W&M Croquet Club clinches national championship| May 8, 2012
There’s your grandma’s backyard croquet, and then there’s the game as it’s played by the William & Mary Croquet Club, champion of the 2012 United States Croquet Association Collegiate Division.
It’s safe to say lemonade was absent at this two-day tourney, April 28 – 29, held at Haverford, Pa.’s Merion Cricket Club. The site has hosted the United States Open Golf Championship five times and is slated to host the U.S. Open in 2013.
“It’s a pretty cutthroat game,” said Captain Mackenzie Wenner ’13. “You’re sending your opponent’s balls far away, trying to outmaneuver the other team. There’s a lot of strategy involved.”
Several variations of croquet are played internationally, from the nine-wicket social form to competitive versions such as association and golf. Each differs in scoring systems, order of shots and layout. The William & Mary Croquet Club participates in golf croquet – the fastest growing version of the game, owing largely to its simplicity and competitiveness.
The goal: be the first team to score seven points.
Wenner and his partner, Reid McBride ’14, were one of two William & Mary teams to reach the final four, finishing in fourth place. Teammates Stuart Veal ’15 and Dixon Muller ’14 clinched the individual championship on April 29 by narrowly beating Wenner and McBride in a third-round tiebreaker. They won by one point.
“It was a very exciting game, probably the most exciting of any match I’ve ever played,” said Wenner. He and McBride were down by two points with three minutes left on the clock.
“We had to take some risky shots, and we recovered those two wickets,” recalled Wenner.
A side scores a point when one of its balls is the first to pass through the wicket – or hoop. At the collegiate level, the wickets are made from iron – not wire – and are only bigger than the ball by about the width of a nickel, said Wenner. Some wickets are as far apart as 120 feet, he added.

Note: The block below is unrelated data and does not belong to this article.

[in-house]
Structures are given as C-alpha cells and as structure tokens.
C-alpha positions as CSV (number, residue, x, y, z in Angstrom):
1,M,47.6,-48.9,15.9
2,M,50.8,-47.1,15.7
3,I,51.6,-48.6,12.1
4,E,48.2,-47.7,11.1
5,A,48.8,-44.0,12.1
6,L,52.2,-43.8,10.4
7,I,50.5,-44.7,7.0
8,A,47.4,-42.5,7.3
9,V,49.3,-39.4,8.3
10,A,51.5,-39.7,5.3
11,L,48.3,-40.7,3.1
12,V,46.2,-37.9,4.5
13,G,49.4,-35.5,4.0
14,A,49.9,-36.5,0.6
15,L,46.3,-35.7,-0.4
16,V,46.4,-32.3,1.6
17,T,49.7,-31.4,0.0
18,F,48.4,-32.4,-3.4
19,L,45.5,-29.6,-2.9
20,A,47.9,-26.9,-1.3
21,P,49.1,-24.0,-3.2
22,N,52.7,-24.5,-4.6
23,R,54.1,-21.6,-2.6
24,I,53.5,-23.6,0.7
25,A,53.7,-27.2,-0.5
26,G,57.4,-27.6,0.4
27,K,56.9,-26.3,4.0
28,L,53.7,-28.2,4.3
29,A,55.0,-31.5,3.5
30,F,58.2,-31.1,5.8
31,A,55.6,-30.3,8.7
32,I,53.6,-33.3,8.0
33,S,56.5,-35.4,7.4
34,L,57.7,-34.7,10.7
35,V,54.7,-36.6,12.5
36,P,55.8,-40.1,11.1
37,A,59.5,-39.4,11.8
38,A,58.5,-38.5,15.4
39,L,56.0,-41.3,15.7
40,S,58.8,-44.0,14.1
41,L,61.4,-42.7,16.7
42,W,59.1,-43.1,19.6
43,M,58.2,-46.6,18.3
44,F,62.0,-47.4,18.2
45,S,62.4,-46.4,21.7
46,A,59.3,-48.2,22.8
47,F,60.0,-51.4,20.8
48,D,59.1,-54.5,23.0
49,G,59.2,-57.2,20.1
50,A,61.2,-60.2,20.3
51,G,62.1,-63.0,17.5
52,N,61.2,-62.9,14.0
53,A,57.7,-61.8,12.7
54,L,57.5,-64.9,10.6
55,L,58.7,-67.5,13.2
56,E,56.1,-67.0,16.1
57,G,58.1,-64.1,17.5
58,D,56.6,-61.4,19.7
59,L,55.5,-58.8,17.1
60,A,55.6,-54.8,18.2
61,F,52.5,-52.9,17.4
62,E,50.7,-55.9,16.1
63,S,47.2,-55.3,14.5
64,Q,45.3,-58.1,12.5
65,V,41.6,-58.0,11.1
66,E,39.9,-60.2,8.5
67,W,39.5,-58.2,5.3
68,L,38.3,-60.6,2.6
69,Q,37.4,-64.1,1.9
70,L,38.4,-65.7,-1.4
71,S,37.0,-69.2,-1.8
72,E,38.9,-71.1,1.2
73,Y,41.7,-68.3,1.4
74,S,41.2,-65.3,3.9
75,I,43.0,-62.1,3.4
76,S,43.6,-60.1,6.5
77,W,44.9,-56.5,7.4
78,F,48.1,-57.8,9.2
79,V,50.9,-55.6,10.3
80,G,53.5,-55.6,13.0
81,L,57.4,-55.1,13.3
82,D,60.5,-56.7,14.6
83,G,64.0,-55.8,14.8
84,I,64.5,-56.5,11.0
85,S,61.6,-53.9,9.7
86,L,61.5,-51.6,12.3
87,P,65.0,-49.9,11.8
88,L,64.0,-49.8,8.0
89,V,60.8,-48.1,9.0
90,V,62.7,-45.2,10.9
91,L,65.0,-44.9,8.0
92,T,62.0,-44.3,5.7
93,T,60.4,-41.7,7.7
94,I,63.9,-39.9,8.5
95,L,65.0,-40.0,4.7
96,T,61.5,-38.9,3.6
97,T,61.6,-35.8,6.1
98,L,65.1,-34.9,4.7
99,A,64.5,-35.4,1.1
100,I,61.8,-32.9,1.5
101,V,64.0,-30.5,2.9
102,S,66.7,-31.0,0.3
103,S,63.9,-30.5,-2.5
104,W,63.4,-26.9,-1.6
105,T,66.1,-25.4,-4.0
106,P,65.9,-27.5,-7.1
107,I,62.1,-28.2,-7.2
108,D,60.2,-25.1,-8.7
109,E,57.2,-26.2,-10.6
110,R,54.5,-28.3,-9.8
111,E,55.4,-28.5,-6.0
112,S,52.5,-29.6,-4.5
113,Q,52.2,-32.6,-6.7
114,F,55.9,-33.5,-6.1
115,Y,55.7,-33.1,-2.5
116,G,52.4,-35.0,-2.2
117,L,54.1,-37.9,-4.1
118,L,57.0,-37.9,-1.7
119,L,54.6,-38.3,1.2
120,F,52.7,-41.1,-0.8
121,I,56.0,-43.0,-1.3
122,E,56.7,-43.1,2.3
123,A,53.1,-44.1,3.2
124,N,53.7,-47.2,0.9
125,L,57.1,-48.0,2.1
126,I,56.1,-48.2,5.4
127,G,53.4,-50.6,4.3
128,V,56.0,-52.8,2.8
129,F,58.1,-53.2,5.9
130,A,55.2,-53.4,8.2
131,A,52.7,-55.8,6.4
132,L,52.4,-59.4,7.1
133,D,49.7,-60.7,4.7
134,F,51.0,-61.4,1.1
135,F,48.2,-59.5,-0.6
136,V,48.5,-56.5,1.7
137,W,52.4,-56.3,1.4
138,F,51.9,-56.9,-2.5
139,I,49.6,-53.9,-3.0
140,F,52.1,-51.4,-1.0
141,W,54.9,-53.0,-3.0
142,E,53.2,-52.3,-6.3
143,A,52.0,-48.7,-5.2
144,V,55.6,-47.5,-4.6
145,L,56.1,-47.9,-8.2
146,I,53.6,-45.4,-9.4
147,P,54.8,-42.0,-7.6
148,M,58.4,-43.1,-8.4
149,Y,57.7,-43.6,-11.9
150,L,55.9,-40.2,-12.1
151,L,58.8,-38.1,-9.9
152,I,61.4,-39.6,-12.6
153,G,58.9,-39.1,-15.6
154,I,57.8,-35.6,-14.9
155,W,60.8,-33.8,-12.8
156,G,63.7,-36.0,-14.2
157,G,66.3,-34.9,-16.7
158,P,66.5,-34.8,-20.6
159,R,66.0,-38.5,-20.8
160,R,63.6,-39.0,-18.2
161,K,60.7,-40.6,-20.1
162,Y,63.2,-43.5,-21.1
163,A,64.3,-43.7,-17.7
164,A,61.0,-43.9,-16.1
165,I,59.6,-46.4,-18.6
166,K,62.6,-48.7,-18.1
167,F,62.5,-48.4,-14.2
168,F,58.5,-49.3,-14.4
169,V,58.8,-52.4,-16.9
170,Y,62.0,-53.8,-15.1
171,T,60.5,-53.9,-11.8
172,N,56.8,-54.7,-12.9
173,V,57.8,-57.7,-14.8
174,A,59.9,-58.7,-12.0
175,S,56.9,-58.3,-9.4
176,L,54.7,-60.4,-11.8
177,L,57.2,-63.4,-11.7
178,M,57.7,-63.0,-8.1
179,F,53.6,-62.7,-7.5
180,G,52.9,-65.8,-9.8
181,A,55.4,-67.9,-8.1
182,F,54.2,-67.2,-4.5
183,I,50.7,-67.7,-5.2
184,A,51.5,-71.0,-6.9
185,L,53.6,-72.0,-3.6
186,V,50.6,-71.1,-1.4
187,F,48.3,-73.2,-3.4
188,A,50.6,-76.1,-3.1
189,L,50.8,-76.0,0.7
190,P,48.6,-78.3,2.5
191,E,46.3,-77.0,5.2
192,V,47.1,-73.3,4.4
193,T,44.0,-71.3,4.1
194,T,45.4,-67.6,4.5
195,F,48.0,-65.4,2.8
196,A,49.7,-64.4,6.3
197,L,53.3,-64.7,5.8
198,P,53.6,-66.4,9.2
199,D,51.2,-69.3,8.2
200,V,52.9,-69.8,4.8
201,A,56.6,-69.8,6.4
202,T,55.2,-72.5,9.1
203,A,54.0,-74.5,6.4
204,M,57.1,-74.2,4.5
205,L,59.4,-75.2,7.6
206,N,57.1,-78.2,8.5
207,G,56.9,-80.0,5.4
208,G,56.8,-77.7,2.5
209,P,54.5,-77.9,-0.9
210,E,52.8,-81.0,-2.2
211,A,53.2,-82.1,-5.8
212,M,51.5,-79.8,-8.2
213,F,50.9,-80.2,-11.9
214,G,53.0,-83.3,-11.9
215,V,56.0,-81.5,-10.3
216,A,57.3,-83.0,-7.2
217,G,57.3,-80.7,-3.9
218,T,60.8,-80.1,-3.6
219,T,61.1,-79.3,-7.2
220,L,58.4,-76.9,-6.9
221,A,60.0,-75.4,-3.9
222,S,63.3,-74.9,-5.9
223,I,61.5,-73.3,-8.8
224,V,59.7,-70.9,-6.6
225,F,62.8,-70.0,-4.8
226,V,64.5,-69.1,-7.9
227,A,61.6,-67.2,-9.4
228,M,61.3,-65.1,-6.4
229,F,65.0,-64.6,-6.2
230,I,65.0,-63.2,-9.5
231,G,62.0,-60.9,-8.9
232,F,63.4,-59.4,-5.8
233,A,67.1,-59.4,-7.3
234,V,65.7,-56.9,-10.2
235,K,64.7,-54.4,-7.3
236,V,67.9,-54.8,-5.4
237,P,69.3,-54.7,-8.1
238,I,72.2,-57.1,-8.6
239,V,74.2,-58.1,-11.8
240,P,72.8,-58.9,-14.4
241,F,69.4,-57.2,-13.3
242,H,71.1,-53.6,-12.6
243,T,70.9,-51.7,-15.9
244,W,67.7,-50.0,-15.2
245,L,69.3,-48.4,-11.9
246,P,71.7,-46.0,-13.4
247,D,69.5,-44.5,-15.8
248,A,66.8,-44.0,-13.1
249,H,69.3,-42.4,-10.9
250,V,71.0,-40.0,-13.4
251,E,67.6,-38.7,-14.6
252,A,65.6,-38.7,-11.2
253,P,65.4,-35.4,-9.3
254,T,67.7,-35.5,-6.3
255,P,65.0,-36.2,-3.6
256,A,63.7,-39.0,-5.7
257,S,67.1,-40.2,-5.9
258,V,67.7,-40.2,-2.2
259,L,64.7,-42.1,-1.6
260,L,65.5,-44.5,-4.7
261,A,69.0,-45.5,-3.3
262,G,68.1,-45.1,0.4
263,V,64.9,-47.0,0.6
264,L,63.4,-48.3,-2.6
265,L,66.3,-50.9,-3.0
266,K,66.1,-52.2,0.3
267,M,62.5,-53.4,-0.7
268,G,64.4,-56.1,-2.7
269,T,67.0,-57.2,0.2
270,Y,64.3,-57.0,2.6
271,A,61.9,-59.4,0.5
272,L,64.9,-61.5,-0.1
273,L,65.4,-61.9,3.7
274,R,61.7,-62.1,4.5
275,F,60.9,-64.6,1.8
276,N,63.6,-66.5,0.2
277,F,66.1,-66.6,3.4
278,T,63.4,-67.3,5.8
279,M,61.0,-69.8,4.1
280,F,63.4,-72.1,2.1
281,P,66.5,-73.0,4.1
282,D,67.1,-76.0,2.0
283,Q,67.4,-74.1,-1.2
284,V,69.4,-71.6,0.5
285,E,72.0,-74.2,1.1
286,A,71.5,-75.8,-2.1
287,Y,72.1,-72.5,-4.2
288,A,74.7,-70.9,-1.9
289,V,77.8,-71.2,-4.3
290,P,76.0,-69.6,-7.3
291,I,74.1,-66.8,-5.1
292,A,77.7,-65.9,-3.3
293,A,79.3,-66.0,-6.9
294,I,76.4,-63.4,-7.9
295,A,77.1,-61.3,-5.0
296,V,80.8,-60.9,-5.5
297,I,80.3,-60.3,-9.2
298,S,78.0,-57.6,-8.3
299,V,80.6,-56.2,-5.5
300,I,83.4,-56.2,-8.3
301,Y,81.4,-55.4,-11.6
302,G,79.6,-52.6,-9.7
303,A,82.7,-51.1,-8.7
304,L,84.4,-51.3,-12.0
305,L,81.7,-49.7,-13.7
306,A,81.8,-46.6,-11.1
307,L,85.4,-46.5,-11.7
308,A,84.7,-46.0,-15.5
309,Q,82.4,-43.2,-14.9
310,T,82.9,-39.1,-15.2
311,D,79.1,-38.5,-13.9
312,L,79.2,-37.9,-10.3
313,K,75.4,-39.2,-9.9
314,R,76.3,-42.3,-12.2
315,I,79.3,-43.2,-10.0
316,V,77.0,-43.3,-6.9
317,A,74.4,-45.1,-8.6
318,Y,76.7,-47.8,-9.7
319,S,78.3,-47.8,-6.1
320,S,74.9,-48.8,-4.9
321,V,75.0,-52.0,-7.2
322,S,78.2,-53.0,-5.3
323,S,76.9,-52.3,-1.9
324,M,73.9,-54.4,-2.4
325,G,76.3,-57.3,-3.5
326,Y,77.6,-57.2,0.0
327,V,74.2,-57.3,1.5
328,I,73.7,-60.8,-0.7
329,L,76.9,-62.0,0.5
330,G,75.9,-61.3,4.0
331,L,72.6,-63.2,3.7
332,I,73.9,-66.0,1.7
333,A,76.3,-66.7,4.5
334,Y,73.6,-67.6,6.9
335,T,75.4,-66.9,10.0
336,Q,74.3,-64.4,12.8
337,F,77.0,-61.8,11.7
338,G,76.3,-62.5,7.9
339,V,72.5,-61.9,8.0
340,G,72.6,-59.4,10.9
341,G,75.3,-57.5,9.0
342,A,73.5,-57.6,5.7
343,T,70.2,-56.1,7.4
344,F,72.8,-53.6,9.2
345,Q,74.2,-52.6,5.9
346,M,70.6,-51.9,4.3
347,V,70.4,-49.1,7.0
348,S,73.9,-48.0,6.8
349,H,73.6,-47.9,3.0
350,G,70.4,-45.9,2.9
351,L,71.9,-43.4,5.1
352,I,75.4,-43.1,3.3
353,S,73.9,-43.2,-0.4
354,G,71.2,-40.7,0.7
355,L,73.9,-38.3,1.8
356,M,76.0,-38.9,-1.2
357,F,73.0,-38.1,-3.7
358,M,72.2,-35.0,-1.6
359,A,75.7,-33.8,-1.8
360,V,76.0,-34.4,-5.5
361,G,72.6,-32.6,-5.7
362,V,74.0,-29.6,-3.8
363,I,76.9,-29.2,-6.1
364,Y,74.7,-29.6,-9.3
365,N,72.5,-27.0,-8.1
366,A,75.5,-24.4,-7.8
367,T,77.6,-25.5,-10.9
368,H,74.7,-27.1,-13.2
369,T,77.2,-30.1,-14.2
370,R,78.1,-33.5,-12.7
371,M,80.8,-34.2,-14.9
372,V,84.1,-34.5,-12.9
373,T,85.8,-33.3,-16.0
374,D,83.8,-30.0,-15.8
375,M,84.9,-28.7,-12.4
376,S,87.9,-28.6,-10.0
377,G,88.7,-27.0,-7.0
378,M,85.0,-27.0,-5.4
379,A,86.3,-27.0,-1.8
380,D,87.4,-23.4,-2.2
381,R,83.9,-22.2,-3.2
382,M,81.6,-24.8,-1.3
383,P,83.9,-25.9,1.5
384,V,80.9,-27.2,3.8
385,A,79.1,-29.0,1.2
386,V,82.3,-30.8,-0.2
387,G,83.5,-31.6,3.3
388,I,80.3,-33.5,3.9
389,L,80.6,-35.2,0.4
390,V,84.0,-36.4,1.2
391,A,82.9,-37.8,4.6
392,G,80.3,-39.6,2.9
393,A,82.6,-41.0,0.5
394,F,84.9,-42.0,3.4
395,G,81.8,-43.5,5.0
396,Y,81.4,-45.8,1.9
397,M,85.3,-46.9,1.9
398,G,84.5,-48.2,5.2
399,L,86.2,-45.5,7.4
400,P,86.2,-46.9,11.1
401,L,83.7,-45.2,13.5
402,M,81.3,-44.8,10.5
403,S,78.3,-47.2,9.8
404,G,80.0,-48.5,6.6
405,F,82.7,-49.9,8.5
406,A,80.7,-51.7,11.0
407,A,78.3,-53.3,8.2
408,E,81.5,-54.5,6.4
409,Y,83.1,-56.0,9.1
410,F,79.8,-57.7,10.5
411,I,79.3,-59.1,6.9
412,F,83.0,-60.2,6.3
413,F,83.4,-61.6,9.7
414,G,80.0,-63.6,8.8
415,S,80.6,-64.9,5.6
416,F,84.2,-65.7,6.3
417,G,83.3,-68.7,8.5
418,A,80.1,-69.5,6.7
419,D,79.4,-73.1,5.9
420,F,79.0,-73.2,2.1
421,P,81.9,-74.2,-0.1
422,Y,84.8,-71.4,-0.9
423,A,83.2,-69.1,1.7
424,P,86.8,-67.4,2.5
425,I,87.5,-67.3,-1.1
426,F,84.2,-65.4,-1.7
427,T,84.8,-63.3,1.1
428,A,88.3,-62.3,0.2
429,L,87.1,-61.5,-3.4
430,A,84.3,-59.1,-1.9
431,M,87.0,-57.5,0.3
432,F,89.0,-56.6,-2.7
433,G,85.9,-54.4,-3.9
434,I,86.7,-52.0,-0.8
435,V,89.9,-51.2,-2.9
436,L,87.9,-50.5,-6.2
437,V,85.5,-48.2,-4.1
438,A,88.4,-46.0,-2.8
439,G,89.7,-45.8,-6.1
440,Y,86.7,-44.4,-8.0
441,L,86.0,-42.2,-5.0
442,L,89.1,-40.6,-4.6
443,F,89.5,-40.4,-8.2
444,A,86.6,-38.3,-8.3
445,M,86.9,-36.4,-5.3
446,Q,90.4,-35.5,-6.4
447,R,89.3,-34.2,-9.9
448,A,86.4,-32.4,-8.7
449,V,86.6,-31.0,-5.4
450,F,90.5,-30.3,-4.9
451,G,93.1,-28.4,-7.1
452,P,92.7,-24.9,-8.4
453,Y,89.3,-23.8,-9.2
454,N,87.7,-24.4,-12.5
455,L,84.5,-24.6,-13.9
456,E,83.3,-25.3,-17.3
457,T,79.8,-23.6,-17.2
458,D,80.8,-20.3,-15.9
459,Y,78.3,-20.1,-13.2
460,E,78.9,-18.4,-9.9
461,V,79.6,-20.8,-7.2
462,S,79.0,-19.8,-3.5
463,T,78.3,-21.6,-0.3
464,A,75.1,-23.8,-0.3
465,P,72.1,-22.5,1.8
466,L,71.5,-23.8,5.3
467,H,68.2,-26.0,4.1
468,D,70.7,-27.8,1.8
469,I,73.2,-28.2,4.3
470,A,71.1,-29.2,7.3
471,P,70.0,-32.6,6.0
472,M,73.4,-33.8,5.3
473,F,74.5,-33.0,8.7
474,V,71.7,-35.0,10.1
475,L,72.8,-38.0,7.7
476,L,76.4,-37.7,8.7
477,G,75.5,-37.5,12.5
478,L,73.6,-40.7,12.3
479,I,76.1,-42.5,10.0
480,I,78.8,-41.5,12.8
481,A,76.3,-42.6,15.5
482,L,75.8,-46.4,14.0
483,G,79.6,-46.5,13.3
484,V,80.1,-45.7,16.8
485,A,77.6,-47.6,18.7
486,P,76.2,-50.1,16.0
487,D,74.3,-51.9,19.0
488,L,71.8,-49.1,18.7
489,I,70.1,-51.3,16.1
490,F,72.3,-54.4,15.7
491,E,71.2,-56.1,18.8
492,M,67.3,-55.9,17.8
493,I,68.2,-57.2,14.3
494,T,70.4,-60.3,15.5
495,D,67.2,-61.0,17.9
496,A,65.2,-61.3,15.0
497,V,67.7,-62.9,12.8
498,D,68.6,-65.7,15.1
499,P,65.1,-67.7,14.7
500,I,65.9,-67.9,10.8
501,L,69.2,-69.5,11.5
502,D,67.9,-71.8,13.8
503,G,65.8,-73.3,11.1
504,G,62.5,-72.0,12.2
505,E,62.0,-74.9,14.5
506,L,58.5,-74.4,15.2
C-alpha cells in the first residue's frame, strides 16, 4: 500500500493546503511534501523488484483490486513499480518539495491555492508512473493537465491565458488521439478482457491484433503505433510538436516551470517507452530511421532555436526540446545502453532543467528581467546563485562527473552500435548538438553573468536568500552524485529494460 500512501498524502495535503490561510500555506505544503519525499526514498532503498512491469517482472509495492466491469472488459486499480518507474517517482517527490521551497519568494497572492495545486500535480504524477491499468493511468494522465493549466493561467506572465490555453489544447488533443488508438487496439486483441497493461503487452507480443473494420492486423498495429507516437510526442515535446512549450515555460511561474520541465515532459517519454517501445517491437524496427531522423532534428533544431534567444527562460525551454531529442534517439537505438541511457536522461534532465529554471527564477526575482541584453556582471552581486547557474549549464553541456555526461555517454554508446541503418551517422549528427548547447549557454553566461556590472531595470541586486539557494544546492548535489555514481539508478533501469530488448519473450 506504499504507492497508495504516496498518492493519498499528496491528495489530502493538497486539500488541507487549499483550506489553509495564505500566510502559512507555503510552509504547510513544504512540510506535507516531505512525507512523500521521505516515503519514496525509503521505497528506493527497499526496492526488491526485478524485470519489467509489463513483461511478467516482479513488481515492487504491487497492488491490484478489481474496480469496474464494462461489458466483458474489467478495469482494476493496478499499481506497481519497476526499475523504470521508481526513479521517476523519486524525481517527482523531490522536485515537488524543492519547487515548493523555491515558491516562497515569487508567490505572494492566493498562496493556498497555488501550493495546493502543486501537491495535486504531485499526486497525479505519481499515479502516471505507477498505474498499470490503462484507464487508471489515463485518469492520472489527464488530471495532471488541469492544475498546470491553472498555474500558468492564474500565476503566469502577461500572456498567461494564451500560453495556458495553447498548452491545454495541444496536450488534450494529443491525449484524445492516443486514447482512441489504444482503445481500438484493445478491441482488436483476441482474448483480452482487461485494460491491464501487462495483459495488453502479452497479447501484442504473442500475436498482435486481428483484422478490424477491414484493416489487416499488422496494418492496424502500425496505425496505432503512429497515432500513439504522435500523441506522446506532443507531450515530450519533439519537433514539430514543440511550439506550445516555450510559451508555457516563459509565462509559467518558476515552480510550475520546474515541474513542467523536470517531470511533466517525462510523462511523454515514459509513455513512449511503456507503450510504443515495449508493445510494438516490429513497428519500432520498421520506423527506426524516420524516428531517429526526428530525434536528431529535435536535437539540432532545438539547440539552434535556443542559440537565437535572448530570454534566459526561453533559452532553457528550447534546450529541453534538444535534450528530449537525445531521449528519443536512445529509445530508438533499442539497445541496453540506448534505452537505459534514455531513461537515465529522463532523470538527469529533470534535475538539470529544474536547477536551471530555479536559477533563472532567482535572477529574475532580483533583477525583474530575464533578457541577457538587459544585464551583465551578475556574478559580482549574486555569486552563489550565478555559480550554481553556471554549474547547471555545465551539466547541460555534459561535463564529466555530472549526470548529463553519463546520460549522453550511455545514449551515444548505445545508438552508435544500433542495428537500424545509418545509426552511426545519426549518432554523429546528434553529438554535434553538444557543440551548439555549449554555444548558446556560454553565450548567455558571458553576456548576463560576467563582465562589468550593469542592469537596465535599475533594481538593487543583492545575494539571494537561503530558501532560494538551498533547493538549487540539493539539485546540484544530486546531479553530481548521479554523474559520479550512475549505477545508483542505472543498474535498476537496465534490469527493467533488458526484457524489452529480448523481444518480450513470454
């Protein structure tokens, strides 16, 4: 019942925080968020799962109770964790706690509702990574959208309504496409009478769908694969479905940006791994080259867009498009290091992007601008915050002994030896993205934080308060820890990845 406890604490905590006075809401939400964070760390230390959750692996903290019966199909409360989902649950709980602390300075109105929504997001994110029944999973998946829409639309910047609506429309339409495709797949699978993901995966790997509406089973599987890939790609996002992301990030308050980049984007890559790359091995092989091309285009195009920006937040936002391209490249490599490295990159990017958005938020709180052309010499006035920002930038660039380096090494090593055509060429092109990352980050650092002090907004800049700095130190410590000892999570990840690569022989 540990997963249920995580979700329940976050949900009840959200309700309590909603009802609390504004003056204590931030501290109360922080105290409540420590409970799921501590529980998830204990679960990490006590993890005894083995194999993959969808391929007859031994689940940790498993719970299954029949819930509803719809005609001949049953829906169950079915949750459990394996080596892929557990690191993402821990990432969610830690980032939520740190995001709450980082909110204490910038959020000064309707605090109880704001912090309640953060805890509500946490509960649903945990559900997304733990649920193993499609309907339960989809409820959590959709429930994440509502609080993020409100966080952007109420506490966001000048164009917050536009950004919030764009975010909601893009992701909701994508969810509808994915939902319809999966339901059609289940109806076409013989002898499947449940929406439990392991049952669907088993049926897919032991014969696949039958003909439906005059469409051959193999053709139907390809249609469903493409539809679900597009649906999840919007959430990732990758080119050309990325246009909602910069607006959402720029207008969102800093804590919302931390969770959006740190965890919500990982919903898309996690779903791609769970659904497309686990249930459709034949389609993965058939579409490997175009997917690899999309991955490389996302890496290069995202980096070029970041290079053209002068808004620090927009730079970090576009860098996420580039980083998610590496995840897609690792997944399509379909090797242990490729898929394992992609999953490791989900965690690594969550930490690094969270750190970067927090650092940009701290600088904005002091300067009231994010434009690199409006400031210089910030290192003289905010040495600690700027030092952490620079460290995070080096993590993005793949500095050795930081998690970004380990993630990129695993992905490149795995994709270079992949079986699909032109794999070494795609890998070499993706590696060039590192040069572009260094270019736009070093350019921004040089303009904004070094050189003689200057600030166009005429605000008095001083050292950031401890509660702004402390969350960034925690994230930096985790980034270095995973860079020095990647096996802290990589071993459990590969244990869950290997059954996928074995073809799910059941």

Precision is key and so is strategy.
“Opponents can do what’s called ‘picking you off’ – or sending your ball way from the wicket,” described Wenner. “It takes a lot of teamwork and thinking three, four plays down the line.”
William & Mary’s Croquet Club swept the competition, taking first place in both the individual and team championship. Veal and Muller beat a competitive duo from State University of New York at New Paltz, a team Wenner described as “a self-proclaimed extreme croquet club.” Oklahoma Wesleyan came in third. Other collegiate teams present included Case Western Reserve University, Davidson College, Haverford College and Northern Virginia Community College.
William & Mary’s Croquet Club began 14 years ago under the leadership of coach George Barnes, a Williamsburg resident. Barnes has lead the team to national championships in 2008 and 2009, and a second place finish in 2005. Today, the club boasts 14 participating members, including four female players. Practice is three times a week at the Williamsburg Inn during the warmer months.
“I think I get more out of it than the students do,” said Barnes, 90. He first picked up a mallet and began playing croquet while stationed in England with the Air Force after World War II.
“It’s the feedback from the students that keeps me alert,” he said.
Wenner, who started a croquet club in high school, said he enjoys golf croquet because it requires strategic skills and accurate play.
“I like the competition aspect of it,” he said, then paused.
“Plus, I’m very intrigued by a sport where you don’t have to exert any physical activity,” he said, laughing.
At colleges and universities across the United States, the ancestral game of croquet is spreading. Southern states in particular are picking up on the tactically challenging game, and the National Croquet Center was recently constructed in West Palm Beach, Fla. It’s the largest croquet complex in the world and home to the new U.S. Croquet Association.
Although there’s not a lot of local play yet, said Wenner, efforts are being made by a few schools to create what would be the beginning of a league.
Could future rivals be located within the state of Virginia, willing to take on the national champs? Perhaps so. A picture of the newly formed University of Virginia croquet team is featured on the Unites States Croquet Association collegiate website.